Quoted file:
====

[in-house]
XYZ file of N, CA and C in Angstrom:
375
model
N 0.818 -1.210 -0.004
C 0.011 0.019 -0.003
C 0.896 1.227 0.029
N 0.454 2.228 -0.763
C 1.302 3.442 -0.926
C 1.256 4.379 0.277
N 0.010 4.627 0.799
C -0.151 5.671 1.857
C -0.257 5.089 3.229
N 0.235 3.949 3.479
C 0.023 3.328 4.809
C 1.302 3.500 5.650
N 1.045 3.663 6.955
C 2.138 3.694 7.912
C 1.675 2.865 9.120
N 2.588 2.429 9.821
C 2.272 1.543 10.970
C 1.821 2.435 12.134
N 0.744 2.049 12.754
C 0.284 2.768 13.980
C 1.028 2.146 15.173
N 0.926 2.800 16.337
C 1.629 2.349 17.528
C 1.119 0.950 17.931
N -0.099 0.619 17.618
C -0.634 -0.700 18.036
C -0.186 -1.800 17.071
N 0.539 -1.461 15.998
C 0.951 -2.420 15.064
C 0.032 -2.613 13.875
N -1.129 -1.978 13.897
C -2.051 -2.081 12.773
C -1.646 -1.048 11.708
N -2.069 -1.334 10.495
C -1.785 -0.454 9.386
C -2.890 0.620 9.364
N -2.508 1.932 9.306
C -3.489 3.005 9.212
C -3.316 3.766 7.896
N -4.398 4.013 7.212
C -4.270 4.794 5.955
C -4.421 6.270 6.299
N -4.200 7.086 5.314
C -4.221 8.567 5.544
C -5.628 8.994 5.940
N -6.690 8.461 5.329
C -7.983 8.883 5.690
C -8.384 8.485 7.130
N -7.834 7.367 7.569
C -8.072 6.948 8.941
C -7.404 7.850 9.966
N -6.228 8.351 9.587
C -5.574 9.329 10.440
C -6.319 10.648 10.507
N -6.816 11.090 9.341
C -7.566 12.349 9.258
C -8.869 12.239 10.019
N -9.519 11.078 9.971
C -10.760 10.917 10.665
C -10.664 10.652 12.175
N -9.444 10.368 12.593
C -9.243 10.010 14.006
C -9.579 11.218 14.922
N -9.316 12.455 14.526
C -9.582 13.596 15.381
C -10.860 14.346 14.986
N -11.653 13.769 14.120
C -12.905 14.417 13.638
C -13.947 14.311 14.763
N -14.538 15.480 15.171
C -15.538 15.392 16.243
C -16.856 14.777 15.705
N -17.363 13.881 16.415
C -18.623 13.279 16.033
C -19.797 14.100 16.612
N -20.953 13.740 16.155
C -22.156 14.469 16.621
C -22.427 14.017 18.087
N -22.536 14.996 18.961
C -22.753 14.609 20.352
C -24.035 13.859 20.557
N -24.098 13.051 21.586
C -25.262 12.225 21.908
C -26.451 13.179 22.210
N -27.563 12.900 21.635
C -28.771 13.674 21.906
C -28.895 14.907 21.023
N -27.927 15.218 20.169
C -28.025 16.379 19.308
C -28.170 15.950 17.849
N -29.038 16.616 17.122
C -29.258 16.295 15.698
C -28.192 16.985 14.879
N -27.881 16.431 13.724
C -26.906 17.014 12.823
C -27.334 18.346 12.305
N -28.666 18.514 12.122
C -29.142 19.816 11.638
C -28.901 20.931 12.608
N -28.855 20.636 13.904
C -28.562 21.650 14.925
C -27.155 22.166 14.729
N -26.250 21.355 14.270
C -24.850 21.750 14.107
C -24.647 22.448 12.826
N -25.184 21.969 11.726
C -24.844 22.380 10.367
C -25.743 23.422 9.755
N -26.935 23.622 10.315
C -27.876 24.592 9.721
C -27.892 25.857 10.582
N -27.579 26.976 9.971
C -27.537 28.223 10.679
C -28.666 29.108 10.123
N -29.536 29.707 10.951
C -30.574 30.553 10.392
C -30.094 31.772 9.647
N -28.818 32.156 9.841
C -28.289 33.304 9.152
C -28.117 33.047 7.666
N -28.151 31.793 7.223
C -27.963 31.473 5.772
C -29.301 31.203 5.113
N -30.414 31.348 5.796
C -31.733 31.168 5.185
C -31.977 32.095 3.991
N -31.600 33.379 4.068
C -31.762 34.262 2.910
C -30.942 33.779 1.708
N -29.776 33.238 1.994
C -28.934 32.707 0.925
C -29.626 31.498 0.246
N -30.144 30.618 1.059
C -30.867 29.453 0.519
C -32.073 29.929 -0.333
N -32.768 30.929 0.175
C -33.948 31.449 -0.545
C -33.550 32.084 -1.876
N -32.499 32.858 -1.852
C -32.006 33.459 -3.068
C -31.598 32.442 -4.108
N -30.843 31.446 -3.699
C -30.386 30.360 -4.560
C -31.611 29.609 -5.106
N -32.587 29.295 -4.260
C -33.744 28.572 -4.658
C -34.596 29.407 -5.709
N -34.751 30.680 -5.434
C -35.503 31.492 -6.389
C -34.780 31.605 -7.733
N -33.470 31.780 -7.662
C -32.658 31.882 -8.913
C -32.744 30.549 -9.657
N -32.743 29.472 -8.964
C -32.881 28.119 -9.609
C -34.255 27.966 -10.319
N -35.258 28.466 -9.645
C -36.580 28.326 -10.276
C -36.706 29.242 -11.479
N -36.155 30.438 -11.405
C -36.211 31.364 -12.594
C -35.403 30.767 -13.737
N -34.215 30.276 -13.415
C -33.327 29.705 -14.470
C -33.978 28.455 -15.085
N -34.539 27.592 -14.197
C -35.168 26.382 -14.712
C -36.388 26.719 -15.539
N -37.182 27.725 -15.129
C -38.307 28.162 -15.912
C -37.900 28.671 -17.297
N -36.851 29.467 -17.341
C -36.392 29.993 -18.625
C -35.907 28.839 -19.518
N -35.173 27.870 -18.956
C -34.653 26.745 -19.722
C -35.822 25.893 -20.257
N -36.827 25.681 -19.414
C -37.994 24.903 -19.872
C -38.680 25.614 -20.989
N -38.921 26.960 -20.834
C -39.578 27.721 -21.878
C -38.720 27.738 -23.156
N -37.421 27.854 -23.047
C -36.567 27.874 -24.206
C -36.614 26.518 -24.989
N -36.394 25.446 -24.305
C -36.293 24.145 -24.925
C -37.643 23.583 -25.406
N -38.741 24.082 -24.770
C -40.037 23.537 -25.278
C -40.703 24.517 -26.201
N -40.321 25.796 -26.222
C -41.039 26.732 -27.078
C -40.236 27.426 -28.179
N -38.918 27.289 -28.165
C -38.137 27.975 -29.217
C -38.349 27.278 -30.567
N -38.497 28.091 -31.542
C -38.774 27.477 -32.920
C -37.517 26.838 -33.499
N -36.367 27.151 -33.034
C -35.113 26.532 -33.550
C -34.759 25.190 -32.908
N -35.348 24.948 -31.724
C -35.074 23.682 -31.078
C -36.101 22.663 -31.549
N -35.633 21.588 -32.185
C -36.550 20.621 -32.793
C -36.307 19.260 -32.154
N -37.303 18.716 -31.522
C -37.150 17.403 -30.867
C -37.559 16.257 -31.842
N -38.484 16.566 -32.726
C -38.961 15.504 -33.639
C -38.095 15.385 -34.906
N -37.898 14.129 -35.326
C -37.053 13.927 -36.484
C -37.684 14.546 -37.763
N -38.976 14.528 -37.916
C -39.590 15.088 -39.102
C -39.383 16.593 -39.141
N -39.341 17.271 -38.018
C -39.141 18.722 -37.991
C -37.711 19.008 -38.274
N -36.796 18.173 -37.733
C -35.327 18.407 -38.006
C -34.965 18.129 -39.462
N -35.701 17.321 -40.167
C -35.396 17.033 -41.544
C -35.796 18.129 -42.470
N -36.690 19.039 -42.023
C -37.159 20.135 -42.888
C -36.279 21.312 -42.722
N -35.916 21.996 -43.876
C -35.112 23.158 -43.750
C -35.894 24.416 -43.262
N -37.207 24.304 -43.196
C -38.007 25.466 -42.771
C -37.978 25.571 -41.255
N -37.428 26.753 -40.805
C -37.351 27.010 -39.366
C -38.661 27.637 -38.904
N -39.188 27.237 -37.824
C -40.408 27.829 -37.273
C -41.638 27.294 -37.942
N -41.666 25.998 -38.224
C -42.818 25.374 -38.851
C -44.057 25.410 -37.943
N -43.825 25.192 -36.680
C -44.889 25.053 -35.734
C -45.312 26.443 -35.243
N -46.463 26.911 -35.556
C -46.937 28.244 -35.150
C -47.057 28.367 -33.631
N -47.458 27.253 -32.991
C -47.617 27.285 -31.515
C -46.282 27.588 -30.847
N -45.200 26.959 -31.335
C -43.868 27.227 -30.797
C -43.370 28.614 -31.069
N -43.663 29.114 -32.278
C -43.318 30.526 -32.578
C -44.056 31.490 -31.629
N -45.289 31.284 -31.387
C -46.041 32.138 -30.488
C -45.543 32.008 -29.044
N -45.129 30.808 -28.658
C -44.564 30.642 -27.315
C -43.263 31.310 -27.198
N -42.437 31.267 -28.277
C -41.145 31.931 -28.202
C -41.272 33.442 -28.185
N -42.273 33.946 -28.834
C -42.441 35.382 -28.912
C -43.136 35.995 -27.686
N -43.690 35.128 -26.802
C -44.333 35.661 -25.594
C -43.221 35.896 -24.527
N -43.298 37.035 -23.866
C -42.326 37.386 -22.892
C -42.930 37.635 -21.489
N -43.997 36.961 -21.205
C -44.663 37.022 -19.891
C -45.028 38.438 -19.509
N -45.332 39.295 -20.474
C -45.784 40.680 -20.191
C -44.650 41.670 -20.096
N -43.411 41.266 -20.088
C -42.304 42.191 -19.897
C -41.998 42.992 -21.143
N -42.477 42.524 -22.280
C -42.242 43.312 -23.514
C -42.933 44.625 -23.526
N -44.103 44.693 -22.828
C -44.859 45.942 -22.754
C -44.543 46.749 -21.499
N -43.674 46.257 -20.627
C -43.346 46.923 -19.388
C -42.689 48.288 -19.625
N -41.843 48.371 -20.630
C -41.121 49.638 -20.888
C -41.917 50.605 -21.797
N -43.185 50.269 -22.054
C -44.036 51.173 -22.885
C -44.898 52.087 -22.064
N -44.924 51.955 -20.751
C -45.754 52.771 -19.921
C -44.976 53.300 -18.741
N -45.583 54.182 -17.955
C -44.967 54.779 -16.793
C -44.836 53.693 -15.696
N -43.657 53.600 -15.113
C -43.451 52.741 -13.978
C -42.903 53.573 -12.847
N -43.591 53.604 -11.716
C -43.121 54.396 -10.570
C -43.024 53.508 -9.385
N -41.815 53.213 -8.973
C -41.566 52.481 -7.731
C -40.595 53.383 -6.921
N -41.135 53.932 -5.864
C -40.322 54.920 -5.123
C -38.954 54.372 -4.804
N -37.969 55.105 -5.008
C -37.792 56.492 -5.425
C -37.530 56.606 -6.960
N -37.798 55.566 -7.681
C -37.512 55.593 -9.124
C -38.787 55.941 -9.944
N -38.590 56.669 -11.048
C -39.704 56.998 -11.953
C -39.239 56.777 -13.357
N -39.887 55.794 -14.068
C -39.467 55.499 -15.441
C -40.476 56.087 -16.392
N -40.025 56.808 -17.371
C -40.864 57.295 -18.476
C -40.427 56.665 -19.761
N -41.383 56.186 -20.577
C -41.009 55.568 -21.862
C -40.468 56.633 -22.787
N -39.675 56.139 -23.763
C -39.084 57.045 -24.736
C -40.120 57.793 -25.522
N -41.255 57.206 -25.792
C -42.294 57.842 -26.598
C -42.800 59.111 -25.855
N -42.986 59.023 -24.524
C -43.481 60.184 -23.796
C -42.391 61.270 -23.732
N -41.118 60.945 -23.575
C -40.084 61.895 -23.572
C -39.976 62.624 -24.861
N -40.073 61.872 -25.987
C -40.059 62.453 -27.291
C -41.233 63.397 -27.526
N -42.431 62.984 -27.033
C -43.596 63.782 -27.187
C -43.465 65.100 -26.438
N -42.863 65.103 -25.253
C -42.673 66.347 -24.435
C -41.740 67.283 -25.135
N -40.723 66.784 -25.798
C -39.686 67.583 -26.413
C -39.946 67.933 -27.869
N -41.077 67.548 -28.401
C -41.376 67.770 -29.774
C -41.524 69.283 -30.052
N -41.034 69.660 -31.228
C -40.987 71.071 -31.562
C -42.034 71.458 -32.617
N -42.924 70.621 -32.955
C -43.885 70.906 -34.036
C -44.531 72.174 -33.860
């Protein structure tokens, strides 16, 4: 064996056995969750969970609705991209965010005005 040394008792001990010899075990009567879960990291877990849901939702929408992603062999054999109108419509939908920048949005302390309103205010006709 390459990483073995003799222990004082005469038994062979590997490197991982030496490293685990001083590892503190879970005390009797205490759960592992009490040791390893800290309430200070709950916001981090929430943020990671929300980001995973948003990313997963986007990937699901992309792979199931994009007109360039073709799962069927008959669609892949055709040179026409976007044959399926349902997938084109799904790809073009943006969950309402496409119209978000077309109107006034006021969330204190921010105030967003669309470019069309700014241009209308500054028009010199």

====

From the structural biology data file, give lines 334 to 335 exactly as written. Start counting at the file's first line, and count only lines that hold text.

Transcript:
C -38.787 55.941 -9.944
N -38.590 56.669 -11.048